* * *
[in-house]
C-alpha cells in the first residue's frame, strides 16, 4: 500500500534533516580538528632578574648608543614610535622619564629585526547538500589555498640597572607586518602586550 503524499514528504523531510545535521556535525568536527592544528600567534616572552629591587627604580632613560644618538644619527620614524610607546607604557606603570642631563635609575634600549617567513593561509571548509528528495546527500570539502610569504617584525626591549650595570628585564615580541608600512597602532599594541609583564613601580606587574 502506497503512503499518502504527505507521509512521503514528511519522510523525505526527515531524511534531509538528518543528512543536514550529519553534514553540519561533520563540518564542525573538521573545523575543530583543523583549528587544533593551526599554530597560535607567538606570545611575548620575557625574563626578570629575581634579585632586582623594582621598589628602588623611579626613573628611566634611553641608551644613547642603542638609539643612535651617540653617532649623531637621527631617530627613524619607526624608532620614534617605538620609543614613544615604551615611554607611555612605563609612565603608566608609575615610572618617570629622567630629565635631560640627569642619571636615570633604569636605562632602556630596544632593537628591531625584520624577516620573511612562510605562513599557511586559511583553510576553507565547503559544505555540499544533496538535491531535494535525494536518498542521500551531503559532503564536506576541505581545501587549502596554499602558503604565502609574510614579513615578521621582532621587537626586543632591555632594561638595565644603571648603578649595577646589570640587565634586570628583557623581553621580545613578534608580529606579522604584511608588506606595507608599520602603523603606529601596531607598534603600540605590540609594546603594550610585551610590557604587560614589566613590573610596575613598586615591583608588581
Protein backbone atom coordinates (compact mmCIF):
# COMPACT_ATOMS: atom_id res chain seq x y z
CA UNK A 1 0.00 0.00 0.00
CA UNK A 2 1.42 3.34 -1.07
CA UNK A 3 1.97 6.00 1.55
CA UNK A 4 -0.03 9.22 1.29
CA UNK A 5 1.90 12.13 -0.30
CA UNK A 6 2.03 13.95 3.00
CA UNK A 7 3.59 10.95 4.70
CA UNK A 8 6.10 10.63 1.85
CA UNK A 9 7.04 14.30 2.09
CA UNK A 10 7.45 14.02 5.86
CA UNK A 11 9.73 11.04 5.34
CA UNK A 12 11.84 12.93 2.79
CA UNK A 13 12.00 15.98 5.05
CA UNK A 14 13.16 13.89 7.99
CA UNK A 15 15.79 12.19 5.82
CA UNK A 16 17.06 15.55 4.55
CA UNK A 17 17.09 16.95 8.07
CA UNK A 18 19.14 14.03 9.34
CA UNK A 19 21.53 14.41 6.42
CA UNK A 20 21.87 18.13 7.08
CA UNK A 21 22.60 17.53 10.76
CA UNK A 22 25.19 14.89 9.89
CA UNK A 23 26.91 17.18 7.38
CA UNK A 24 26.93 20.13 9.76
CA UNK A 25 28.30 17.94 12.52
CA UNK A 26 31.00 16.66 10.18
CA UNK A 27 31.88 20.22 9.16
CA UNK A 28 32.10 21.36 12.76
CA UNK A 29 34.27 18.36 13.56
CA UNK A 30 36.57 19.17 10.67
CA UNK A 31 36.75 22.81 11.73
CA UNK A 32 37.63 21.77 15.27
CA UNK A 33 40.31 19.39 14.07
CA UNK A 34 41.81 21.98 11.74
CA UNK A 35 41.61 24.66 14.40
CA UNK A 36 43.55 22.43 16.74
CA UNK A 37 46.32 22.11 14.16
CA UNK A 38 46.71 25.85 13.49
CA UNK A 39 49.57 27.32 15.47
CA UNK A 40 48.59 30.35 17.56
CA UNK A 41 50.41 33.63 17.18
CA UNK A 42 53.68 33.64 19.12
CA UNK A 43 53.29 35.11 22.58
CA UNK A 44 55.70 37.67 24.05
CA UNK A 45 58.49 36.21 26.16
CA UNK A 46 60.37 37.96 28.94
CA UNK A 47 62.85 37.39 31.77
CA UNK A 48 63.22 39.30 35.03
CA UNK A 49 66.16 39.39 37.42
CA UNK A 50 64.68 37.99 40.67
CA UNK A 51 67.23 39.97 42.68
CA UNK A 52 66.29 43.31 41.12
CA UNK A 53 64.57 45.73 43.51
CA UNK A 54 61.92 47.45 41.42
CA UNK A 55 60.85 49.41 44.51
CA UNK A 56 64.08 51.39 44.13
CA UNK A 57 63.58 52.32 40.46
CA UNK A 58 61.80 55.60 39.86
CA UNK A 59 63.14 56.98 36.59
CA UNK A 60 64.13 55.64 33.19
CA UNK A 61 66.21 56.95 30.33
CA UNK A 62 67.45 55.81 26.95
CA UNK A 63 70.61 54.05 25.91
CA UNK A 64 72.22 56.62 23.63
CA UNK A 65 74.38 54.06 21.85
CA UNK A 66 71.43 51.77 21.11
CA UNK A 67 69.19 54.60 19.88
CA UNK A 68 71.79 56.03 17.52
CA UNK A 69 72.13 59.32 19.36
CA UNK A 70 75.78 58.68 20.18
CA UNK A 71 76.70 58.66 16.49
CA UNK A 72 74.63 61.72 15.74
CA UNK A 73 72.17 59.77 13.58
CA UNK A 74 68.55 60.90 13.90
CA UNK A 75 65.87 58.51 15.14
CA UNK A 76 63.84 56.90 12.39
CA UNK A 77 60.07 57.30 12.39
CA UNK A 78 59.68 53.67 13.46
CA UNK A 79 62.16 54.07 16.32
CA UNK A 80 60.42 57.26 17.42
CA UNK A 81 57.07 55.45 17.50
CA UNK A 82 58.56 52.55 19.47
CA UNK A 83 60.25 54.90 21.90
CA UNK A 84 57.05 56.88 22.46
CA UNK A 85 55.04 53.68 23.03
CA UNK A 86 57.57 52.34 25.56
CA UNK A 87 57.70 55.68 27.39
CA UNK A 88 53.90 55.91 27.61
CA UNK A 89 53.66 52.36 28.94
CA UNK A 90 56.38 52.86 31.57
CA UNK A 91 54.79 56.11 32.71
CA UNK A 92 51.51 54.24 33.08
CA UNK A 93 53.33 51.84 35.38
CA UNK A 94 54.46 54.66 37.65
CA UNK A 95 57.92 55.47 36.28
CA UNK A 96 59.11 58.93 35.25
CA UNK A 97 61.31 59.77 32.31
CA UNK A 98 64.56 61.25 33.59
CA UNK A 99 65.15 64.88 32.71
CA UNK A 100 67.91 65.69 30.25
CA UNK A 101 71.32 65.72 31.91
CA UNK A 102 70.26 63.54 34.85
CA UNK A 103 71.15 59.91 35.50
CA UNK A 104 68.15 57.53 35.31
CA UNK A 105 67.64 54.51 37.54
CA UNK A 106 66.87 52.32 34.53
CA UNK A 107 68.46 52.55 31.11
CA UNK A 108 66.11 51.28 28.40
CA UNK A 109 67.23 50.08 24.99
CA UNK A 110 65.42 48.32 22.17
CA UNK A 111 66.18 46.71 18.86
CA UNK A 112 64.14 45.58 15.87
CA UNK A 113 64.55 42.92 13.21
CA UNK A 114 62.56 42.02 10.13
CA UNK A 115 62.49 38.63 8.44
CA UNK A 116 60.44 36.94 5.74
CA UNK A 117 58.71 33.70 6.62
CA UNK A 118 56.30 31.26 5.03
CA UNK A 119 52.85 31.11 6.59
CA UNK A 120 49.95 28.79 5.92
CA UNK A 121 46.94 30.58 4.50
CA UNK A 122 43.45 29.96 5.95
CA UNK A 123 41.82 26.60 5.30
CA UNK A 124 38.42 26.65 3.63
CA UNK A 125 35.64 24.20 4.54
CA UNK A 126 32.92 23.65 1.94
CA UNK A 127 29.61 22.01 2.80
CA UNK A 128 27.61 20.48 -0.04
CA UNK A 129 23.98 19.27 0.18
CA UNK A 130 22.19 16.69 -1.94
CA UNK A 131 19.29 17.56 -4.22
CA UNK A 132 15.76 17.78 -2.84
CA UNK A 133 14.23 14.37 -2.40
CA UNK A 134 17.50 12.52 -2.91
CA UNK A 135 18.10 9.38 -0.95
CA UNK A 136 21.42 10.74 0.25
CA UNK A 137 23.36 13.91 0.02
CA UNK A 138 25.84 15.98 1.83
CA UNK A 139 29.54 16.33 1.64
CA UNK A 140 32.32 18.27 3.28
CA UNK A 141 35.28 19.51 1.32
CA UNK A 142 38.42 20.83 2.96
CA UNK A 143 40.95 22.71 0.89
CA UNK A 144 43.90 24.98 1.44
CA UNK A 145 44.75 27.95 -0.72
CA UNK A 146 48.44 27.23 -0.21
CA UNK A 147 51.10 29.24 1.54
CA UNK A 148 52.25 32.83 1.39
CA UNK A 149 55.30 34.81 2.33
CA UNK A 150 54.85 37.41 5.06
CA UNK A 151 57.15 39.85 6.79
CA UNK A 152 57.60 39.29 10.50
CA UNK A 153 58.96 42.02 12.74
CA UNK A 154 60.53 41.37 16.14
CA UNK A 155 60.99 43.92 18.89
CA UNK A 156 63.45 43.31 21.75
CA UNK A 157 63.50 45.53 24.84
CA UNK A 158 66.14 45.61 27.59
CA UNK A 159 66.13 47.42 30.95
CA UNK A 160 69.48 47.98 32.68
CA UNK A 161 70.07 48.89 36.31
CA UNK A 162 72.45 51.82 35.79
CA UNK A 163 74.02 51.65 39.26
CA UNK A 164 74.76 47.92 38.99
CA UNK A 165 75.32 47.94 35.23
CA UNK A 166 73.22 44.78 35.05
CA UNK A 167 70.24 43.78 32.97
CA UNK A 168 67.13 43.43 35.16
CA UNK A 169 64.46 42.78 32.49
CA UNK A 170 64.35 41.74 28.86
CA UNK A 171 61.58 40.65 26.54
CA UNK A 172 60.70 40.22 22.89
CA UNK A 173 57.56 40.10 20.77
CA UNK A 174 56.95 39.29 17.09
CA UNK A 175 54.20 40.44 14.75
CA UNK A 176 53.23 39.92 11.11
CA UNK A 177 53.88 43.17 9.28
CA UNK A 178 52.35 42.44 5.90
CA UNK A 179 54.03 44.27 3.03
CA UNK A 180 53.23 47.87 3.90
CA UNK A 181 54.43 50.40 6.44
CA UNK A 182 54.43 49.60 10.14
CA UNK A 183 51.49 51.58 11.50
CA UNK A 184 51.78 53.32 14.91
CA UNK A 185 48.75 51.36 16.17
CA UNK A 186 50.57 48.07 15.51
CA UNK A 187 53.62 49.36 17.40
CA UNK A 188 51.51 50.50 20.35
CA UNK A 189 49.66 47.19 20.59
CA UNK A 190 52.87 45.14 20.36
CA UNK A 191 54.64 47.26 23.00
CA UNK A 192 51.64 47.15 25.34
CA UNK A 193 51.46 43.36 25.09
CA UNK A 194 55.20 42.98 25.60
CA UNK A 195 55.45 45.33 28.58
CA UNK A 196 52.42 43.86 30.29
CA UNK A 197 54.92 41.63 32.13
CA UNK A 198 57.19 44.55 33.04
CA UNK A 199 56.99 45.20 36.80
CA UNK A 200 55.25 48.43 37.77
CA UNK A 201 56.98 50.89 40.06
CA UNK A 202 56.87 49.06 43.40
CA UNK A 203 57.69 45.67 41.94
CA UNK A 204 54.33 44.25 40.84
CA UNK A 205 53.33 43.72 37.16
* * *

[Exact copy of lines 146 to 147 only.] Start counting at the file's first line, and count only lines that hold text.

CA UNK A 142 38.42 20.83 2.96
CA UNK A 143 40.95 22.71 0.89